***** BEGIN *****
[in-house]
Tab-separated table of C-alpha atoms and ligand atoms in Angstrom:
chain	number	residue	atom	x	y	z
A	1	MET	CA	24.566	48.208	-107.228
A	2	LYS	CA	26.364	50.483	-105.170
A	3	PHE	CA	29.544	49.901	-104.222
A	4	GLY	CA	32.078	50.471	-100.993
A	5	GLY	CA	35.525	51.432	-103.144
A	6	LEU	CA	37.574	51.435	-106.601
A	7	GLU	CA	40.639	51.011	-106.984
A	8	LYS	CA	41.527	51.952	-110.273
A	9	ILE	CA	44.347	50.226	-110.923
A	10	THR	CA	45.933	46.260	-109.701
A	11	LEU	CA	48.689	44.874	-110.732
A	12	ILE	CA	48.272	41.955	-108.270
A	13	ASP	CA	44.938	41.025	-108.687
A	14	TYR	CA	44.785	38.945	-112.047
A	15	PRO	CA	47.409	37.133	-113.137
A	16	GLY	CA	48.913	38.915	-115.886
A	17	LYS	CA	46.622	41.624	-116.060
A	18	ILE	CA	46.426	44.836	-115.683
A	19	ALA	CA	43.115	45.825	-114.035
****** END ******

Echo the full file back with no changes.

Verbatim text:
[in-house]
Tab-separated table of C-alpha atoms and ligand atoms in Angstrom:
chain	number	residue	atom	x	y	z
A	1	MET	CA	24.566	48.208	-107.228
A	2	LYS	CA	26.364	50.483	-105.170
A	3	PHE	CA	29.544	49.901	-104.222
A	4	GLY	CA	32.078	50.471	-100.993
A	5	GLY	CA	35.525	51.432	-103.144
A	6	LEU	CA	37.574	51.435	-106.601
A	7	GLU	CA	40.639	51.011	-106.984
A	8	LYS	CA	41.527	51.952	-110.273
A	9	ILE	CA	44.347	50.226	-110.923
A	10	THR	CA	45.933	46.260	-109.701
A	11	LEU	CA	48.689	44.874	-110.732
A	12	ILE	CA	48.272	41.955	-108.270
A	13	ASP	CA	44.938	41.025	-108.687
A	14	TYR	CA	44.785	38.945	-112.047
A	15	PRO	CA	47.409	37.133	-113.137
A	16	GLY	CA	48.913	38.915	-115.886
A	17	LYS	CA	46.622	41.624	-116.060
A	18	ILE	CA	46.426	44.836	-115.683
A	19	ALA	CA	43.115	45.825	-114.035